Hi Scott, thanks for taking the time to answer these questions. It’s nice to (virtually) meet you. How are you? How’s music and life treating you?
Hey. I’m well thanks. Honestly, music life is chaotic, at times super fun and at times super depressing.
Is there anything in particular that made you want to become a musician? Was there a defining moment for you?
Musician is a funny word. Depending on who you talk to it can be a job or a hobby. As a hobby, I wanted to make music from the age of 12 or 13. I played in rock bands and it was pure fun. I studied music in University and knew I would be connected to it somehow as a job but never thought I would ever survive off my own esoteric work. Still doubting it can work after years of doing it.
Why did you choose ambient music? Or did ambient music choose you?
It was the right combo of things for me. I was into what you might loosely call prog rock or even post rock but was studying composition and computer music in school. Worlds just came together for me and it made sense to me creatively. I’ve never considered what I do exclusively ambient but I’ve certainly had a foot in that domain for some time.
How do you start the process of creating a piece of music? Do you improvise, and if so, what kind of role does improvisation have in your music?
I think creativity is improvisation. I think they are essentially one and the same. Even if you use a systematic approach you are improvising the system by conceiving it to some extent. But in a strict musical sense, yes, improvisation is important and central to certain stages of my process. Generally speaking, I have a sound designer mentality and often start by creating a library of sounds, then organize them musically and experiment with combinations.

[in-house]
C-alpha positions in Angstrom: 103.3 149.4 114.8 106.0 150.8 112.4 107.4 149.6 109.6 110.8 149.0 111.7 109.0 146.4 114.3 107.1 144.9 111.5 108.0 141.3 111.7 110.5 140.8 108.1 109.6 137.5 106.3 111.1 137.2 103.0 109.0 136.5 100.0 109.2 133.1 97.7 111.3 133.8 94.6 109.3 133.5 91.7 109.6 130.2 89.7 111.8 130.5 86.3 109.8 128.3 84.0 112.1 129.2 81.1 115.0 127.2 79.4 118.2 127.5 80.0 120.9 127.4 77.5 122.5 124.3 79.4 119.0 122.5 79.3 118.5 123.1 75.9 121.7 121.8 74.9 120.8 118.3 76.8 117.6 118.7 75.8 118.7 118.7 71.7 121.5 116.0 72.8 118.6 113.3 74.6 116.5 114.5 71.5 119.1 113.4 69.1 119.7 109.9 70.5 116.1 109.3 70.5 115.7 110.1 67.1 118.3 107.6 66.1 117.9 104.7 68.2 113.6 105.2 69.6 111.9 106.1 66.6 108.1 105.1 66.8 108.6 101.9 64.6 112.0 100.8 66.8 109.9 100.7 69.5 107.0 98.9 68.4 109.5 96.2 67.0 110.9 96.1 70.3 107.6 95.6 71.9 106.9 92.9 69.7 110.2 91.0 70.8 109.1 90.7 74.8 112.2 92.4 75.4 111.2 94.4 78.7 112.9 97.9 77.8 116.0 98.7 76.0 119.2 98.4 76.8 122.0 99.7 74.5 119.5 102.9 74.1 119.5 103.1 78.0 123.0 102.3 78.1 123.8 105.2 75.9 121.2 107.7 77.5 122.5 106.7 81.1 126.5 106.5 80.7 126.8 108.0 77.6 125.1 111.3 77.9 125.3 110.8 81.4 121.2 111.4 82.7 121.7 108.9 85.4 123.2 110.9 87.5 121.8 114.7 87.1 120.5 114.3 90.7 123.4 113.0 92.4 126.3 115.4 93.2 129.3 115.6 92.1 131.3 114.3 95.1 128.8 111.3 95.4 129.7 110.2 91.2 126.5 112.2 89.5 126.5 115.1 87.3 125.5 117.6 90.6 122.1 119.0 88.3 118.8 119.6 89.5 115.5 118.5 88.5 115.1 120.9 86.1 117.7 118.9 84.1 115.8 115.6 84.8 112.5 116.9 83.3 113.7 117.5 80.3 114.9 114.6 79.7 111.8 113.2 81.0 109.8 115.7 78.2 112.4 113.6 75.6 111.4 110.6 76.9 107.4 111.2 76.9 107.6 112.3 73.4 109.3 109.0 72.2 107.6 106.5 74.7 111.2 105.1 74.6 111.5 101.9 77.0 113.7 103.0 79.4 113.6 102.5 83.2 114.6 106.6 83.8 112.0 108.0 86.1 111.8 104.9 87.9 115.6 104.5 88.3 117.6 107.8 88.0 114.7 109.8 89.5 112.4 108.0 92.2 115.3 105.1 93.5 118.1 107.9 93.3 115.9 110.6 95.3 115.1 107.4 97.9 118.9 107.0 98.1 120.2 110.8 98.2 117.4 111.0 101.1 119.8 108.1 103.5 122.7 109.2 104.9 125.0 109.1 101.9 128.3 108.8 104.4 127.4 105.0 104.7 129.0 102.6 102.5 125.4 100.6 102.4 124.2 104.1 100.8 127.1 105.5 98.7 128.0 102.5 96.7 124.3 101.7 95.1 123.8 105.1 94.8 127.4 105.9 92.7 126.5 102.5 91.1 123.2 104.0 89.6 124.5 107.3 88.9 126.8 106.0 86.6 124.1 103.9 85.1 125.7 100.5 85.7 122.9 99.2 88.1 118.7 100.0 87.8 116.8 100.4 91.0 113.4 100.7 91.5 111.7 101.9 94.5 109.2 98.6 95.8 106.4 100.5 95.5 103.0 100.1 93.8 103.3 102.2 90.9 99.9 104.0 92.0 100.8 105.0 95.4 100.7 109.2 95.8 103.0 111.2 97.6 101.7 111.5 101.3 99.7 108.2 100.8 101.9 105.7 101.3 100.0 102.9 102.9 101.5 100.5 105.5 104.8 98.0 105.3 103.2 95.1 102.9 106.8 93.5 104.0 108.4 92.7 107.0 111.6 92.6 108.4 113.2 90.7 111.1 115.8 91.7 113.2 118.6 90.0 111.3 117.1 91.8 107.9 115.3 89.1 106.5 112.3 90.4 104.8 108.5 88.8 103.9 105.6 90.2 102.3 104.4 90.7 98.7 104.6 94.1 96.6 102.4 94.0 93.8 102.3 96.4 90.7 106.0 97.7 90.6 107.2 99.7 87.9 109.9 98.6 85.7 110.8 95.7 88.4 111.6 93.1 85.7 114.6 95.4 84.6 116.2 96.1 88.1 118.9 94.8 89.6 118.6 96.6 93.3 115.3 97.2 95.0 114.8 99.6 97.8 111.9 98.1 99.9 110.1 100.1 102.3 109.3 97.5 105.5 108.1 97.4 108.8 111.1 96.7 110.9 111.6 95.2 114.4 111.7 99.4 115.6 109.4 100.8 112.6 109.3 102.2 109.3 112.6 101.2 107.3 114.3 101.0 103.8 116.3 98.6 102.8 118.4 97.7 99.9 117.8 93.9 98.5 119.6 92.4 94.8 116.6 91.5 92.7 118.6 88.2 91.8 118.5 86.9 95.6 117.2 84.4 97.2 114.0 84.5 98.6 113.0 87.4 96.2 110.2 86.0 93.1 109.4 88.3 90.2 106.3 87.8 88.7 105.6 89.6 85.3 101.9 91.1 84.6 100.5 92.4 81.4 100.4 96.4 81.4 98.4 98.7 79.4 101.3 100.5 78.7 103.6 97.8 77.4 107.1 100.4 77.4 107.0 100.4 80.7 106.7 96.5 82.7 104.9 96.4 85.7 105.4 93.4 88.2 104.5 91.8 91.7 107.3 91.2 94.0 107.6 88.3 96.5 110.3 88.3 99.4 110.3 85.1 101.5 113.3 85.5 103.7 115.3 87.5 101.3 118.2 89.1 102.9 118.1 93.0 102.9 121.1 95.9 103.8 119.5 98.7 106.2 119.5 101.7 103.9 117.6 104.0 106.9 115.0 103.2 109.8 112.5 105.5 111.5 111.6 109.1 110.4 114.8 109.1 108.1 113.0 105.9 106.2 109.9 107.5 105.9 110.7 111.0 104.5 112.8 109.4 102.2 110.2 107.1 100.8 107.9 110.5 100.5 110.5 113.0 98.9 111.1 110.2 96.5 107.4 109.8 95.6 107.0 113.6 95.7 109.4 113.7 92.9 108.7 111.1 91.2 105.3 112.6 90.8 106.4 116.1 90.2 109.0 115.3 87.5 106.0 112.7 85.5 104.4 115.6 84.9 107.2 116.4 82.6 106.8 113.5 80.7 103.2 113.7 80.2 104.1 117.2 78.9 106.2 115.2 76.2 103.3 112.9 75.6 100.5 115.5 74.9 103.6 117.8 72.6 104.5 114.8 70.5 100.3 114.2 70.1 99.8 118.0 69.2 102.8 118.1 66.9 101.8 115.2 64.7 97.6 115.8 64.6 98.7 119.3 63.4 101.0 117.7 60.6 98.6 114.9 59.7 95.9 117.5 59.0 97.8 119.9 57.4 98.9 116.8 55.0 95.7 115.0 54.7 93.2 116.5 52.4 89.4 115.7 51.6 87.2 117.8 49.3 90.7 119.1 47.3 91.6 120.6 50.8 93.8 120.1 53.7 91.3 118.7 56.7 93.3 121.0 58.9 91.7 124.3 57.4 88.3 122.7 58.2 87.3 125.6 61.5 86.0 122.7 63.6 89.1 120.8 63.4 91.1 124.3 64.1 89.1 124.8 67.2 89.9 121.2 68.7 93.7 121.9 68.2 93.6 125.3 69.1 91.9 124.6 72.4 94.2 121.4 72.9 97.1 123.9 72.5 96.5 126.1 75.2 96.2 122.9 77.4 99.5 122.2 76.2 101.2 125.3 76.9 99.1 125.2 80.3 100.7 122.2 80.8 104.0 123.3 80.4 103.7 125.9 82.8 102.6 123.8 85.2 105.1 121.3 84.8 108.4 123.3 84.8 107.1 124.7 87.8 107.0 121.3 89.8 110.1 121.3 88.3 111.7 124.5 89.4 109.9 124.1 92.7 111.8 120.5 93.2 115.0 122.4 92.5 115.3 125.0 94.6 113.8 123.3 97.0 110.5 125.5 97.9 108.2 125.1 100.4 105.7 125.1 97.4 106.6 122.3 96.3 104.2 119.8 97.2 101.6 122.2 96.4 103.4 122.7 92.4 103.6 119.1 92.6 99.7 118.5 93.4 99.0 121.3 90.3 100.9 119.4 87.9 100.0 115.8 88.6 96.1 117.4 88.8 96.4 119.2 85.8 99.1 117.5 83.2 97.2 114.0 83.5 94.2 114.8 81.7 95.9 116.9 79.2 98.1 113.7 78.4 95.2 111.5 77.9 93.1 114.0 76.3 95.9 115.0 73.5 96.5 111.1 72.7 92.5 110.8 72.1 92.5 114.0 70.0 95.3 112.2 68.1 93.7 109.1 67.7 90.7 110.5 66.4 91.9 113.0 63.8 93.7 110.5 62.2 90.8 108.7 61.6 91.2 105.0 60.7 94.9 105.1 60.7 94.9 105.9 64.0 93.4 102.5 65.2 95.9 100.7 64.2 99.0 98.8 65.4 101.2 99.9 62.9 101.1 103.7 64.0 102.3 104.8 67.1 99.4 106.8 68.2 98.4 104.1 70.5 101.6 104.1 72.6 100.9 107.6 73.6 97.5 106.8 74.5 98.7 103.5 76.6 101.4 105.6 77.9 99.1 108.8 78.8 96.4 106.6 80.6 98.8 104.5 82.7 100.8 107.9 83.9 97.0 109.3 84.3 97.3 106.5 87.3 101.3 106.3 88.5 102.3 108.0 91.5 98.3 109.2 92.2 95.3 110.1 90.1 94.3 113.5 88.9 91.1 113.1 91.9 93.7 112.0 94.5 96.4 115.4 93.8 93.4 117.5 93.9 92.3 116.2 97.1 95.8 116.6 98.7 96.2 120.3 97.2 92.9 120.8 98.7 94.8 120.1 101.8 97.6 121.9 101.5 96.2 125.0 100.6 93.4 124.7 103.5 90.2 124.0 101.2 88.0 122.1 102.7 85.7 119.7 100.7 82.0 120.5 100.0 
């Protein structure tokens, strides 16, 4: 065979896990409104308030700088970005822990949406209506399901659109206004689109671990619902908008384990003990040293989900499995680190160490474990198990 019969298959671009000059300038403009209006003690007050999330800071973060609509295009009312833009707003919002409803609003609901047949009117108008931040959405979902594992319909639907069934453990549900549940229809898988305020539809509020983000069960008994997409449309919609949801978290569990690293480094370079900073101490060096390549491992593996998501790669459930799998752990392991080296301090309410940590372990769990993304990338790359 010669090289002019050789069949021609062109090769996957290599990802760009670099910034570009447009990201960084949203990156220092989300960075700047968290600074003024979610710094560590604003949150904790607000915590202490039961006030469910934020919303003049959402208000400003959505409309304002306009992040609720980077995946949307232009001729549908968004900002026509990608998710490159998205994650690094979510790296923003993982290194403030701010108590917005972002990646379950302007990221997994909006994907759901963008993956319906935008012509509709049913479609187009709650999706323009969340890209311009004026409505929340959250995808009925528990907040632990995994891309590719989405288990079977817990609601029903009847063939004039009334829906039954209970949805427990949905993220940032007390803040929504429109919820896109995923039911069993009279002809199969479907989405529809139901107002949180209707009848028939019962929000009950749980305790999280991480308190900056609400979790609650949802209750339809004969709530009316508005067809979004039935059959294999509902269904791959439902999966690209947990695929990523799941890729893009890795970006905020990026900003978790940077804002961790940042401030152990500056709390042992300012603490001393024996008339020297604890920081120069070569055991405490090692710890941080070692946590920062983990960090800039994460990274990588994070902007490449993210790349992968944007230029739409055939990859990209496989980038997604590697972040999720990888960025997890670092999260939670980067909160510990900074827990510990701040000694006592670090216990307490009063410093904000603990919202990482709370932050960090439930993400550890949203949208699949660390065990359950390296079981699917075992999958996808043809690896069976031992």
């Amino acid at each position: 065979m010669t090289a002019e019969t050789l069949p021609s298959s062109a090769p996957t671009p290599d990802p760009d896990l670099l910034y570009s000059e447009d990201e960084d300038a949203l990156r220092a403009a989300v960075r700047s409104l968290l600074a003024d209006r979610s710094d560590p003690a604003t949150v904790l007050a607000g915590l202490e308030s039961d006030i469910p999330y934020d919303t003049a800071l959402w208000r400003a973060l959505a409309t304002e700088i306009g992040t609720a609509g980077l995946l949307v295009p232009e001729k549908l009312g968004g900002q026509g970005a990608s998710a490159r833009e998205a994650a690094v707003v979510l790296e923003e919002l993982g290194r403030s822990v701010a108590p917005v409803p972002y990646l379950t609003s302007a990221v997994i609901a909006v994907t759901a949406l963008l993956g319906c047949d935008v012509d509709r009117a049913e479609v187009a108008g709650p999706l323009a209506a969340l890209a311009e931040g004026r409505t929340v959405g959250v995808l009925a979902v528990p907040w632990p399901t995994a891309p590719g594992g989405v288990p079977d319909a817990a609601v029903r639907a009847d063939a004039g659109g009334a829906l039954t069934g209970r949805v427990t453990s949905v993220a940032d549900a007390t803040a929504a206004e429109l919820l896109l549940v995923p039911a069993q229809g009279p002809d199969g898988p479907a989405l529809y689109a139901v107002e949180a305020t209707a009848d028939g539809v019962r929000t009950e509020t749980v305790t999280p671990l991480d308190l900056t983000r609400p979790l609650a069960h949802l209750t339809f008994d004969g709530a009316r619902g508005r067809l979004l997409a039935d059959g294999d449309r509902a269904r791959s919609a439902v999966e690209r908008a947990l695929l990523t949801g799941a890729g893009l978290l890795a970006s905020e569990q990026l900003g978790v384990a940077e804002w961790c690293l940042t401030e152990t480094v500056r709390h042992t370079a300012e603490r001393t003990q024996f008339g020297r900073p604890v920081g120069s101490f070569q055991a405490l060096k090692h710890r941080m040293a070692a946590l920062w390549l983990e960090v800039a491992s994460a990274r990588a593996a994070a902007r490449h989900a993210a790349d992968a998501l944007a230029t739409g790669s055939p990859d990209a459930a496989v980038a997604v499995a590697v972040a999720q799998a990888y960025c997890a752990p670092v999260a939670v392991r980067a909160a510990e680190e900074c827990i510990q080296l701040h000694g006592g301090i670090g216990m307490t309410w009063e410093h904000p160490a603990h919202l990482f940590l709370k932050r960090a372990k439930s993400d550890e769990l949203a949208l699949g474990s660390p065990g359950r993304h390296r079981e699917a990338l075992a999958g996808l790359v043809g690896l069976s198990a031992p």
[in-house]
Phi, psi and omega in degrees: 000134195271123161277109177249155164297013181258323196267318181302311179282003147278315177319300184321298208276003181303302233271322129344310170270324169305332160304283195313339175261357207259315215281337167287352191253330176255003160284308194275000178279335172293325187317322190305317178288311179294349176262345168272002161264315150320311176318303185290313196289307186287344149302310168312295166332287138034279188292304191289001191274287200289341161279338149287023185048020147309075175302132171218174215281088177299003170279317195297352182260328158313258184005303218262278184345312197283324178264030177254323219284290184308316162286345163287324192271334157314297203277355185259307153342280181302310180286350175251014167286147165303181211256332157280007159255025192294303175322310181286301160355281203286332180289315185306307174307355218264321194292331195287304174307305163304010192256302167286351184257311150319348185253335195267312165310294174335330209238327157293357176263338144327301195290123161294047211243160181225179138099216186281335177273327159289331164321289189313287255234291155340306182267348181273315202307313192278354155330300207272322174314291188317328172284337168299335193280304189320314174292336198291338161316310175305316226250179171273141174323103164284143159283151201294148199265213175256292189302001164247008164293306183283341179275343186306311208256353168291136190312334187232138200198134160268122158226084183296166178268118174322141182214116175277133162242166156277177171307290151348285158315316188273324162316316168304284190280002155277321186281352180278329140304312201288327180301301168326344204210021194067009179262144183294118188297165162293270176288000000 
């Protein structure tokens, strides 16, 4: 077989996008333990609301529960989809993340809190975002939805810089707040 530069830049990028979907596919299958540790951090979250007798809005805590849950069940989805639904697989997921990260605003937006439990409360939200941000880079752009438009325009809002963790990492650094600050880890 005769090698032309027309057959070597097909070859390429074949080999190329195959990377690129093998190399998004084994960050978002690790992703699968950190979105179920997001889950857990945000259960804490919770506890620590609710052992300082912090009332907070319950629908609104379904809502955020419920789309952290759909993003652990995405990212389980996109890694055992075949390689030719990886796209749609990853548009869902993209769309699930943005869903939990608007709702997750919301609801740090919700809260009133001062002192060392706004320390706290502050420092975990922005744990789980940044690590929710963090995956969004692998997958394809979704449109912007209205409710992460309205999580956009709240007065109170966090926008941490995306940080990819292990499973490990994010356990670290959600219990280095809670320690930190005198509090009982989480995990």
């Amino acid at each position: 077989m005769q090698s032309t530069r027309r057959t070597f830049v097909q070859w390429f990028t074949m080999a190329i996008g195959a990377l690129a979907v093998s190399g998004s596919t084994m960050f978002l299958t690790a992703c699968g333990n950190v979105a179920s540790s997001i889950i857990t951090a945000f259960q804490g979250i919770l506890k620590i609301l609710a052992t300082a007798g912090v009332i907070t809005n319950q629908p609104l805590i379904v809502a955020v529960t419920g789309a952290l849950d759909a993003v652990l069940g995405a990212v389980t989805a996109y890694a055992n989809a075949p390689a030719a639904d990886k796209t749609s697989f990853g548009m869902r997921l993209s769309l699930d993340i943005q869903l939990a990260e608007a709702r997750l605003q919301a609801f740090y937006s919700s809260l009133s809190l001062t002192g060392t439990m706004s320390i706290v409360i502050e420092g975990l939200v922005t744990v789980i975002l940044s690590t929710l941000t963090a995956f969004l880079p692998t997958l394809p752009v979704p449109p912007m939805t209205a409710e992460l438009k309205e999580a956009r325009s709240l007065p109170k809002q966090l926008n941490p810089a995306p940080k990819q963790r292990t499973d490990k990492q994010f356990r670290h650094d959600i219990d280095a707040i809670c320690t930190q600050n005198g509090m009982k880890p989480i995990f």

Music is of course open to interpretation and by its very nature is subjective, but saying that, I always personally feel the presence of a cool, fluid and sometimes icy atmosphere in your music as Loscil. It’s very watery. Endless Falls comes to mind, and, significantly, that album starts and ends with the sound of the rain. Rain is such a natural phenomenon, yet the computer itself is not really natural or of the world. What attracted you to the element and its sound, and why does it play such an important part in your music?
Rain in particular is really interesting for its stochastic quality. It is many small sounds coming together to form one larger sound. When I was in school I studied a lot of granular synthesis which essentially synthesizes this same idea – breaking up a sound into multiple grains and distributing them into a cloud. I love these natural models and love it when computer and machine music is designed after nature. Rain is very nostalgic for me also – as it is for many i’m sure – but I live in a rainforest in the Pacific North West so we get a lot of rain and it sort of embeds itself into your psyche.
Does the natural world and your native country of Canada impact on and affect your music in any way?
Yes, definitely. I struggle to escape its influence sometimes. The negatives influence me too, like the human impact on the landscape, industry, etc. I find it all achingly attractive in some way. Like an Edward Burtynsky photograph.